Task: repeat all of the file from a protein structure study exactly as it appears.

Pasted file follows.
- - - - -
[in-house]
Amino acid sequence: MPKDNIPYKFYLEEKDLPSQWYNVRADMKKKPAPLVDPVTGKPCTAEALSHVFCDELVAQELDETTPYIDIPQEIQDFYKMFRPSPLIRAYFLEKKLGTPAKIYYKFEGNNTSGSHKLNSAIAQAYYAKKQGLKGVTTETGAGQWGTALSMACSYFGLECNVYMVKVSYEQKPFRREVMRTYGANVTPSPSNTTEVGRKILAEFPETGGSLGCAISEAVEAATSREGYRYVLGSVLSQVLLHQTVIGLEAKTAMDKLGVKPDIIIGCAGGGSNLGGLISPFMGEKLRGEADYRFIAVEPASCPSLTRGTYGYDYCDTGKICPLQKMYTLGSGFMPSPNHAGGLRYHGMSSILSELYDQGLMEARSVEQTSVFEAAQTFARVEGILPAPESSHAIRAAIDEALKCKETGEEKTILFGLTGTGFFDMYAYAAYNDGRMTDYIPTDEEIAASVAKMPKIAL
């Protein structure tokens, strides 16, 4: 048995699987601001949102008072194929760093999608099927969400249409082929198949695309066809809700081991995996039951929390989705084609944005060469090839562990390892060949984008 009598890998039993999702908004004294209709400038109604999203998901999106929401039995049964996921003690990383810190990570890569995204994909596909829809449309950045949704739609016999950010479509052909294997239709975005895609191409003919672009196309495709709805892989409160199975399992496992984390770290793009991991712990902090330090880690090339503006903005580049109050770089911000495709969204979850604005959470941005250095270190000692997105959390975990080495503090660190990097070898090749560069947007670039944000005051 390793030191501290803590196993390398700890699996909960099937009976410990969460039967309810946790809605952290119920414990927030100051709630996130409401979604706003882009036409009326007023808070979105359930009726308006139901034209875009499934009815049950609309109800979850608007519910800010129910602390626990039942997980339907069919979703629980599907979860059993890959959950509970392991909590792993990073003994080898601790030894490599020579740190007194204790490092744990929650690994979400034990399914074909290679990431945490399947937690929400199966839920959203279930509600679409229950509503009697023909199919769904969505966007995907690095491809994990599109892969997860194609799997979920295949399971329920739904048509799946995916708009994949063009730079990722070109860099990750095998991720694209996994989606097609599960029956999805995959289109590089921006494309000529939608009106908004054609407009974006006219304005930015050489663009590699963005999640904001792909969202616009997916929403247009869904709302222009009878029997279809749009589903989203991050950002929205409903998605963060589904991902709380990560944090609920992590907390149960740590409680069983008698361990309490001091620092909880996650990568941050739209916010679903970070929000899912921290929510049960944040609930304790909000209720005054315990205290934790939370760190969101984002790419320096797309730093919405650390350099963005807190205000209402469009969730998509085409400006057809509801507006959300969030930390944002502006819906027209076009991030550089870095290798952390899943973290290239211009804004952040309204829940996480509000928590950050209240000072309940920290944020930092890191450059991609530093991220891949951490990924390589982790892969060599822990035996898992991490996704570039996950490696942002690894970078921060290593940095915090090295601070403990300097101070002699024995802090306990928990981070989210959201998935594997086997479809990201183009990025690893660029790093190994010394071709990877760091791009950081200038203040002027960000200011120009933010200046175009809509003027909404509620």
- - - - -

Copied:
[in-house]
Amino acid sequence: MPKDNIPYKFYLEEKDLPSQWYNVRADMKKKPAPLVDPVTGKPCTAEALSHVFCDELVAQELDETTPYIDIPQEIQDFYKMFRPSPLIRAYFLEKKLGTPAKIYYKFEGNNTSGSHKLNSAIAQAYYAKKQGLKGVTTETGAGQWGTALSMACSYFGLECNVYMVKVSYEQKPFRREVMRTYGANVTPSPSNTTEVGRKILAEFPETGGSLGCAISEAVEAATSREGYRYVLGSVLSQVLLHQTVIGLEAKTAMDKLGVKPDIIIGCAGGGSNLGGLISPFMGEKLRGEADYRFIAVEPASCPSLTRGTYGYDYCDTGKICPLQKMYTLGSGFMPSPNHAGGLRYHGMSSILSELYDQGLMEARSVEQTSVFEAAQTFARVEGILPAPESSHAIRAAIDEALKCKETGEEKTILFGLTGTGFFDMYAYAAYNDGRMTDYIPTDEEIAASVAKMPKIAL
């Protein structure tokens, strides 16, 4: 048995699987601001949102008072194929760093999608099927969400249409082929198949695309066809809700081991995996039951929390989705084609944005060469090839562990390892060949984008 009598890998039993999702908004004294209709400038109604999203998901999106929401039995049964996921003690990383810190990570890569995204994909596909829809449309950045949704739609016999950010479509052909294997239709975005895609191409003919672009196309495709709805892989409160199975399992496992984390770290793009991991712990902090330090880690090339503006903005580049109050770089911000495709969204979850604005959470941005250095270190000692997105959390975990080495503090660190990097070898090749560069947007670039944000005051 390793030191501290803590196993390398700890699996909960099937009976410990969460039967309810946790809605952290119920414990927030100051709630996130409401979604706003882009036409009326007023808070979105359930009726308006139901034209875009499934009815049950609309109800979850608007519910800010129910602390626990039942997980339907069919979703629980599907979860059993890959959950509970392991909590792993990073003994080898601790030894490599020579740190007194204790490092744990929650690994979400034990399914074909290679990431945490399947937690929400199966839920959203279930509600679409229950509503009697023909199919769904969505966007995907690095491809994990599109892969997860194609799997979920295949399971329920739904048509799946995916708009994949063009730079990722070109860099990750095998991720694209996994989606097609599960029956999805995959289109590089921006494309000529939608009106908004054609407009974006006219304005930015050489663009590699963005999640904001792909969202616009997916929403247009869904709302222009009878029997279809749009589903989203991050950002929205409903998605963060589904991902709380990560944090609920992590907390149960740590409680069983008698361990309490001091620092909880996650990568941050739209916010679903970070929000899912921290929510049960944040609930304790909000209720005054315990205290934790939370760190969101984002790419320096797309730093919405650390350099963005807190205000209402469009969730998509085409400006057809509801507006959300969030930390944002502006819906027209076009991030550089870095290798952390899943973290290239211009804004952040309204829940996480509000928590950050209240000072309940920290944020930092890191450059991609530093991220891949951490990924390589982790892969060599822990035996898992991490996704570039996950490696942002690894970078921060290593940095915090090295601070403990300097101070002699024995802090306990928990981070989210959201998935594997086997479809990201183009990025690893660029790093190994010394071709990877760091791009950081200038203040002027960000200011120009933010200046175009809509003027909404509620």